Regarding specific complaints I've seen about today's hirings, they seem to hinge on arguments that can be proven fallacies on their face. First, there are those that criticize Lafontaine for inexperience, because as we know, all success in the league comes from rotating the same seven guys from team to team for the last hundred years. The second argument regarding this hire seems to be that stupid fans and Bucky Gleason wanted it, and if this is your argument, good for you, you strawman spinning contrarian jerkoff. You must be a hit at parties. (To the fanbase's credit, most seem to respect, understand and are at least hopeful regarding this move. For the most part those whose opinion's I respect are quite reasonable about this.)
I'm not going to hate on a Jack Adams winner who got blackballed by the league coming back to coach an offensively anemic team on an interim basis. For some of you, that's your thing today but I can't. I don't need a guy to bring this team to the playoffs - that guy doesn't exist. I'd just like a guy who makes the young players believe in their future in a Sabres uniform and maybe make the veterans believe that what may be the darkest hour of their career is also an opportunity. Oh and a guy that doesn't bench Grigorenko for an entire third period after he scored two goals the previous game.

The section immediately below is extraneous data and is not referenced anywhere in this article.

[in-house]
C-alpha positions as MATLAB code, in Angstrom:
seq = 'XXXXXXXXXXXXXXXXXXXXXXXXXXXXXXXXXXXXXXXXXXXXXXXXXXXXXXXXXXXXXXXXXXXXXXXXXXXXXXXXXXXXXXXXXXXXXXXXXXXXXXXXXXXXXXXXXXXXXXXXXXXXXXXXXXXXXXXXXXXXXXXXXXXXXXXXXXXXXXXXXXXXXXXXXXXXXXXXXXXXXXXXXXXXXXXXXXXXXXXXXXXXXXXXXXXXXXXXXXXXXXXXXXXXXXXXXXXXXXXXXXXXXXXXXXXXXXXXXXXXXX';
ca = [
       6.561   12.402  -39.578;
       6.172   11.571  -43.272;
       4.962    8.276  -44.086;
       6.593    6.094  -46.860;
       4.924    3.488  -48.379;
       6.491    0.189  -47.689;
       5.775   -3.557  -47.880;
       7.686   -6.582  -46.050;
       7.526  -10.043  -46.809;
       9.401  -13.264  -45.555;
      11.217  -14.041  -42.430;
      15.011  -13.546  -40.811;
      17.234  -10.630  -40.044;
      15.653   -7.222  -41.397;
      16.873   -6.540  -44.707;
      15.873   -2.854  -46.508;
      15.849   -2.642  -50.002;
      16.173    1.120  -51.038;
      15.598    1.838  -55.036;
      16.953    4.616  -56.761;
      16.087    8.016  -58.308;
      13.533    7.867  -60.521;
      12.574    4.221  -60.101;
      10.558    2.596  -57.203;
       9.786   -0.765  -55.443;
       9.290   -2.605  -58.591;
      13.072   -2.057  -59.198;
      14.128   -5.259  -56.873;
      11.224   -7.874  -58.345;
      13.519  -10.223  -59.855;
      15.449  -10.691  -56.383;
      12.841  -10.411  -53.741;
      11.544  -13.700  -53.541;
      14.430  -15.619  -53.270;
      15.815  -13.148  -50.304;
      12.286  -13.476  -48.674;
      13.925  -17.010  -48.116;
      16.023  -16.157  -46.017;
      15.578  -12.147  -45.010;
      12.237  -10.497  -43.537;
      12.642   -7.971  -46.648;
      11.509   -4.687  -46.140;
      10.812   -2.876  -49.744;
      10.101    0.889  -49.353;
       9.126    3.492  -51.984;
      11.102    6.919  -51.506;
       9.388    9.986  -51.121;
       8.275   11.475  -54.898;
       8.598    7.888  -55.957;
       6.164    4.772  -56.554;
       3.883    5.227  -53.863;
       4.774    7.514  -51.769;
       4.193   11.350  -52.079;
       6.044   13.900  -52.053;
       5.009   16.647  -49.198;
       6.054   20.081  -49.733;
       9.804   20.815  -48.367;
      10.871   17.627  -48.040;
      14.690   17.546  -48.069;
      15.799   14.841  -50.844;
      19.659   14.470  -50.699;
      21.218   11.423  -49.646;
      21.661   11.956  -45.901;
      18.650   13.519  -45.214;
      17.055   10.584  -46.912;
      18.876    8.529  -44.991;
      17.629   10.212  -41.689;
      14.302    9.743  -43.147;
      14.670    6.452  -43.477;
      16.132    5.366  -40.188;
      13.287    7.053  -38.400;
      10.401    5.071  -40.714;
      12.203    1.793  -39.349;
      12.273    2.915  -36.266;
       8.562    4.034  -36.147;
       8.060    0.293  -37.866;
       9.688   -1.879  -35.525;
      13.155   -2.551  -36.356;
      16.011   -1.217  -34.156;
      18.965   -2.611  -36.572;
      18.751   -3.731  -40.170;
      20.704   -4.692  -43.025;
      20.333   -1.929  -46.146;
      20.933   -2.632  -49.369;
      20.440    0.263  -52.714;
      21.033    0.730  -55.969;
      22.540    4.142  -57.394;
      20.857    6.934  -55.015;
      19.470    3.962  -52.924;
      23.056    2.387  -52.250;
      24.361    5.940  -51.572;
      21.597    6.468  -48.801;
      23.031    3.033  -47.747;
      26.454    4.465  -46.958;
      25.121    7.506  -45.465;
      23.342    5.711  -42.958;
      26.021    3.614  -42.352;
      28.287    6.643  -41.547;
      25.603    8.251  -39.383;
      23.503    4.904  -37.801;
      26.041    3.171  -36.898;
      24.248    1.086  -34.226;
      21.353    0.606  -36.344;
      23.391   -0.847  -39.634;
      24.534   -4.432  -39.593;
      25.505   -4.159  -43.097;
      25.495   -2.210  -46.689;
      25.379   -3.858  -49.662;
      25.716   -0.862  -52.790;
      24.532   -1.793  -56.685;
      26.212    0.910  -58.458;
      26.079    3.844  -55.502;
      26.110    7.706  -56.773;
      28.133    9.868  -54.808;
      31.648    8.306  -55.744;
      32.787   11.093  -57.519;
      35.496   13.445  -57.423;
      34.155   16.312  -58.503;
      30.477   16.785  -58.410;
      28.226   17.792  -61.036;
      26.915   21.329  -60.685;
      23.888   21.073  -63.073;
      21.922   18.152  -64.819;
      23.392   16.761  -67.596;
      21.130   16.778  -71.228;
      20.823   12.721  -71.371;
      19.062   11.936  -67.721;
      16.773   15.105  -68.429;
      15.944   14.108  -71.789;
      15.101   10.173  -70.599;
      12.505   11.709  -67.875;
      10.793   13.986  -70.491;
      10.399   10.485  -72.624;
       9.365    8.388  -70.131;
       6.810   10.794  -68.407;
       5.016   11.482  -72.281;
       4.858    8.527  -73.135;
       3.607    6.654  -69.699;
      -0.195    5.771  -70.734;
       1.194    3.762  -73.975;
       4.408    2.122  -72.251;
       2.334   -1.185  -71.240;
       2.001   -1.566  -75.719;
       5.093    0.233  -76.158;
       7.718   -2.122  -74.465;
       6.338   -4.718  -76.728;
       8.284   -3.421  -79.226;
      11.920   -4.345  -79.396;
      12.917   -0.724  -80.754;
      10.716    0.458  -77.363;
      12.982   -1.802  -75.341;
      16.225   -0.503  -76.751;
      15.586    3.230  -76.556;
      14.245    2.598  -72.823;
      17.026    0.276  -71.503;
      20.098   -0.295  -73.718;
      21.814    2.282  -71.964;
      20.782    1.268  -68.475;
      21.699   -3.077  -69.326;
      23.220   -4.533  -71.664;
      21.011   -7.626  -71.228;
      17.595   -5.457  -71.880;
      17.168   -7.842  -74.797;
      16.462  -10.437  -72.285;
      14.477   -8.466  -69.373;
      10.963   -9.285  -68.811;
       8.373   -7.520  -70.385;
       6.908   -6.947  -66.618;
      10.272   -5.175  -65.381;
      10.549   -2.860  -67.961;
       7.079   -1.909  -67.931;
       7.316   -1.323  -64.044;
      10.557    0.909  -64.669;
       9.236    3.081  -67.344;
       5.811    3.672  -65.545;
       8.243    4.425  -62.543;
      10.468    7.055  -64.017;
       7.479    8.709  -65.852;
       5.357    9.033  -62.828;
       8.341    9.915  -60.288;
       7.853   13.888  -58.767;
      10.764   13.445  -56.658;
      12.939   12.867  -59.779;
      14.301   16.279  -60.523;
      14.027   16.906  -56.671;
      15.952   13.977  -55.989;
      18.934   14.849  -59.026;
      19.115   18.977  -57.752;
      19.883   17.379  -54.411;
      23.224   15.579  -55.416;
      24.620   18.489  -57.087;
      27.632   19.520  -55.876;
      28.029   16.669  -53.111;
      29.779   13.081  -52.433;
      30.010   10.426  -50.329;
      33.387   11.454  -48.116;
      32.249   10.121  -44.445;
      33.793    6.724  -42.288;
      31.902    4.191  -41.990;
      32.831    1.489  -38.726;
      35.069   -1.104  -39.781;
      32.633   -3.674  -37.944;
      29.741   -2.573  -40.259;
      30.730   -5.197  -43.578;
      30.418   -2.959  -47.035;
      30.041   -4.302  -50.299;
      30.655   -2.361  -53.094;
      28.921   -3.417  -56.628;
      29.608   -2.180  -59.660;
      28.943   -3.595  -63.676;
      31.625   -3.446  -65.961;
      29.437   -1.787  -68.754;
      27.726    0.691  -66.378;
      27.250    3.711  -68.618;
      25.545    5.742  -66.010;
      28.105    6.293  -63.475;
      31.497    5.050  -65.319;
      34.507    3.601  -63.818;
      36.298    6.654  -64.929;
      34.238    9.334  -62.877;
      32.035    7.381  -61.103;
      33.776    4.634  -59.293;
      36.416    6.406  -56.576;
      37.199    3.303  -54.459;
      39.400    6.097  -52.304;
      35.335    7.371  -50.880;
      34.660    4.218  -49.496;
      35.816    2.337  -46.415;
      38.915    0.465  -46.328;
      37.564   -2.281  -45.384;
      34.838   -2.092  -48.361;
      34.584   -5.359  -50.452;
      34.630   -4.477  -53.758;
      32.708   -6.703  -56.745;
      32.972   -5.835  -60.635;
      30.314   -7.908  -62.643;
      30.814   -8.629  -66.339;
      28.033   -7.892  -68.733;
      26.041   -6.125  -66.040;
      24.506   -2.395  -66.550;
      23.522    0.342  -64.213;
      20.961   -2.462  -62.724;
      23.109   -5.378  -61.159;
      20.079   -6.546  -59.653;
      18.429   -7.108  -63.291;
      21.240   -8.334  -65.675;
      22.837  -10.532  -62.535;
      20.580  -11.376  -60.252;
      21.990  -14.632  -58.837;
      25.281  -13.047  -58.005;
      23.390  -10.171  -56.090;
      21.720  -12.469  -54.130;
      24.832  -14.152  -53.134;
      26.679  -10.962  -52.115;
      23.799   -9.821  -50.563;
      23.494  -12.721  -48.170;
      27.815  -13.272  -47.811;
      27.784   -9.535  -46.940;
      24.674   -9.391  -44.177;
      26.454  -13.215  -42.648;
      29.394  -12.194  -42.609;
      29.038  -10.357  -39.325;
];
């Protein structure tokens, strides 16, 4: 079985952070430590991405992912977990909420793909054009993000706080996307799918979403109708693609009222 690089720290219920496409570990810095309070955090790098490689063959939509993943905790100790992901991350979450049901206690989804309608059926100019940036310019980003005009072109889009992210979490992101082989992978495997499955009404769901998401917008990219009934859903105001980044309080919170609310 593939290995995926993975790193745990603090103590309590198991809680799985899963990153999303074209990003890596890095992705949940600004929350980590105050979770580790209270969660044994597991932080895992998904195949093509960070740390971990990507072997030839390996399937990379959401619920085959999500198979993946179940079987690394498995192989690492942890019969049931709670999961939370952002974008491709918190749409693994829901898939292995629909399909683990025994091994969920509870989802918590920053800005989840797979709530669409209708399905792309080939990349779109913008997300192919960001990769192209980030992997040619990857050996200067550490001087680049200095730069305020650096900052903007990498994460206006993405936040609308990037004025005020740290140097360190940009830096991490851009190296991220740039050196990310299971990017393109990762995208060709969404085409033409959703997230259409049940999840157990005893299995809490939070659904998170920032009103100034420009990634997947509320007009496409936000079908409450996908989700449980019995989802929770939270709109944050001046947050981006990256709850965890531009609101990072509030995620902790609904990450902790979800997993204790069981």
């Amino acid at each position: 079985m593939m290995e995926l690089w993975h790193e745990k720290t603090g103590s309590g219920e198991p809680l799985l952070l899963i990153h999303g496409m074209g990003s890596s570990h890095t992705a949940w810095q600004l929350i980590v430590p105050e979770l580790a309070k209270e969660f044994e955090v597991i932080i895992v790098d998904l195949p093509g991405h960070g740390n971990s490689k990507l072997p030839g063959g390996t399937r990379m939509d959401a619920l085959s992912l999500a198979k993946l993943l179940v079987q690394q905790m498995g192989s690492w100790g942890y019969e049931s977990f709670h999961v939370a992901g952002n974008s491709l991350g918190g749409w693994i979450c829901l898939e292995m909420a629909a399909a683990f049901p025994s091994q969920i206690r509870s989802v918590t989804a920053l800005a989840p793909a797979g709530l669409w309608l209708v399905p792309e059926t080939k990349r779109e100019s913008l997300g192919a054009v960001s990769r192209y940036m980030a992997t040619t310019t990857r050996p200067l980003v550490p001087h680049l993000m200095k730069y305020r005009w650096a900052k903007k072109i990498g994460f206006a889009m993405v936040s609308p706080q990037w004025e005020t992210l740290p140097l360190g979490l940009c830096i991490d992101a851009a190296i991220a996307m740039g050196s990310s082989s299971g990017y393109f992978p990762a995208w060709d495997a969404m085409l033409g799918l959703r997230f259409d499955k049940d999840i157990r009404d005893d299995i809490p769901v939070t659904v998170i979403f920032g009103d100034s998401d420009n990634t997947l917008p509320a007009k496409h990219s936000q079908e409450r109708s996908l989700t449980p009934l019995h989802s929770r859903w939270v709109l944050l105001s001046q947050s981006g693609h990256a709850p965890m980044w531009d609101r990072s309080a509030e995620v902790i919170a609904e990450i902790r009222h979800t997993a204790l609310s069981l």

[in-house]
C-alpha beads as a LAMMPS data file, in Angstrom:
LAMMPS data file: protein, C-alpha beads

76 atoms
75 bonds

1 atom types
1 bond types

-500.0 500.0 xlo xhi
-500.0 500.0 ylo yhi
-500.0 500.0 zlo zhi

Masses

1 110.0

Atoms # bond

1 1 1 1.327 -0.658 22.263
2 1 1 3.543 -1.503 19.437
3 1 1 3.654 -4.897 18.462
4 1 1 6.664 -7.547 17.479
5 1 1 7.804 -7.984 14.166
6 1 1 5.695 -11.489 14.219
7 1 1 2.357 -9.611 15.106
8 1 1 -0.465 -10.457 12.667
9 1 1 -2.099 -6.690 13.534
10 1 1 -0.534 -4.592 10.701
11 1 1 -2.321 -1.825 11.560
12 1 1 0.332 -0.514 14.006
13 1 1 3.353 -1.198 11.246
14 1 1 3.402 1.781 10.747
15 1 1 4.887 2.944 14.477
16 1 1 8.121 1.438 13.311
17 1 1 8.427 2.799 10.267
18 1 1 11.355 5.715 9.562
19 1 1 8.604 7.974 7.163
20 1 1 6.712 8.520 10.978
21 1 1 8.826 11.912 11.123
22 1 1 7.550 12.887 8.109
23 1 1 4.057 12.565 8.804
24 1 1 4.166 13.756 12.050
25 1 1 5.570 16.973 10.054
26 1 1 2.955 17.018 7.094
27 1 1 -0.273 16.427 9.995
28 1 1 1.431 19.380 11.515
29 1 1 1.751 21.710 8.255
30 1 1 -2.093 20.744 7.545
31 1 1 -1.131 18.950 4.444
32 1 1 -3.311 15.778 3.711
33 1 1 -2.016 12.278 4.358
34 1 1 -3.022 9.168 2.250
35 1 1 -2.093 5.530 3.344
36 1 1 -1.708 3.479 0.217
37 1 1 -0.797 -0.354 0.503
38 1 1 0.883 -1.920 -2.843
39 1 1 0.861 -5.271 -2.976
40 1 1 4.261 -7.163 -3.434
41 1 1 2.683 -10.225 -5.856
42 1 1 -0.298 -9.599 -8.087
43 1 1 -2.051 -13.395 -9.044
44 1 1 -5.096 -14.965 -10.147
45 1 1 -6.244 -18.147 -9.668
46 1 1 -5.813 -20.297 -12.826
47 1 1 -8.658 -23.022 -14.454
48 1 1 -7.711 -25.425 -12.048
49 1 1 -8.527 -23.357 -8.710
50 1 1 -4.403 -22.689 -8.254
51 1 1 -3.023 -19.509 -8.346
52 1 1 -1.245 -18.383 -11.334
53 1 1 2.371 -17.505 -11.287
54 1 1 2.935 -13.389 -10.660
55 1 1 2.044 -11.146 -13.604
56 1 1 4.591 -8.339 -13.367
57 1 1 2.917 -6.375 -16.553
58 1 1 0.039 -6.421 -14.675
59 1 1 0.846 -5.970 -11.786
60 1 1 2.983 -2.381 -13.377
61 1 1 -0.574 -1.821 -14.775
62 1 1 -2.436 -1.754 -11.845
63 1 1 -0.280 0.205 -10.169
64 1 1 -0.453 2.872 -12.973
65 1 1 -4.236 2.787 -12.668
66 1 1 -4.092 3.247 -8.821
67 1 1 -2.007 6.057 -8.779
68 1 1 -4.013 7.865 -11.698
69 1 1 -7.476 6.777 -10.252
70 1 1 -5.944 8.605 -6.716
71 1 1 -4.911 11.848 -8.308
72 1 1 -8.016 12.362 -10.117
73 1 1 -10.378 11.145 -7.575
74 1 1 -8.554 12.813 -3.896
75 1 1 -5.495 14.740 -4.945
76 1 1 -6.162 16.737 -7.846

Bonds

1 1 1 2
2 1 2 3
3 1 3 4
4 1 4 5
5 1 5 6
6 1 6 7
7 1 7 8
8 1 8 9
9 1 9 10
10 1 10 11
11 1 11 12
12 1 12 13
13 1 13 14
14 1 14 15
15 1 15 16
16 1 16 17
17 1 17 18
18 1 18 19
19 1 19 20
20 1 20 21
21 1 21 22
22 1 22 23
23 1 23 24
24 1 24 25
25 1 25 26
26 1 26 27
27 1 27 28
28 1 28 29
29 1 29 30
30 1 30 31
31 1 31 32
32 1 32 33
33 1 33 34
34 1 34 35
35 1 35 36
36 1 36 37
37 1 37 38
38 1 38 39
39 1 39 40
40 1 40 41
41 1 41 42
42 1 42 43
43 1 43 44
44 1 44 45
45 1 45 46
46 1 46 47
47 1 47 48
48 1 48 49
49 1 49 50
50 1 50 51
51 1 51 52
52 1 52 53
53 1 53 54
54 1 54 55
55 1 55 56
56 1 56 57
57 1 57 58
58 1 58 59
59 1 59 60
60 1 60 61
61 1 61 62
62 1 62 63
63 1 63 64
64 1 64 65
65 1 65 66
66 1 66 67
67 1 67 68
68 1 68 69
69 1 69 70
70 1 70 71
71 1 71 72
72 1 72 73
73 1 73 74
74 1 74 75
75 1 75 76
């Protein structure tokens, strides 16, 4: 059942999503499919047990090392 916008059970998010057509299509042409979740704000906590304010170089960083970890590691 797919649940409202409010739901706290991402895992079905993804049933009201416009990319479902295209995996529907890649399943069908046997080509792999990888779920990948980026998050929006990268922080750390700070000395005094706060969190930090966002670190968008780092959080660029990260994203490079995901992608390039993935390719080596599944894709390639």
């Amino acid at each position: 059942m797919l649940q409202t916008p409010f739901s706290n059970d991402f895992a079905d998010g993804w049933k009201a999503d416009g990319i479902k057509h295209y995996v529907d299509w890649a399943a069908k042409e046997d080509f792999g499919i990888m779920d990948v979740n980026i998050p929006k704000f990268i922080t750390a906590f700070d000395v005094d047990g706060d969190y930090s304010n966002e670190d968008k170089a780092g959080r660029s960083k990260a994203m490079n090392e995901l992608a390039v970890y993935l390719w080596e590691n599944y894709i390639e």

When the only thing to fear is the unknown, I say full steam ahead. It beats the fuck out of where we've already been. Today was a very good day for the future of this organization more because of who isn't involved at this moment than who is. Enjoy it, I implore you. The future of this organization may be starting later than we anticipated three years ago when a billionaire Sabres fan dropped $150 million on his alma mater, but this is the situation that "better late than never" was coined for. For the first time, seeing a light at the end of the tunnel isn't simply hopeless optimism but reasonable, even if reason and objectivity are parts of our psyche that atrophy when rooting for the teams we love, especially the ones with a Buffalo on the helmet or crest.
Now where can I procure tickets for Friday?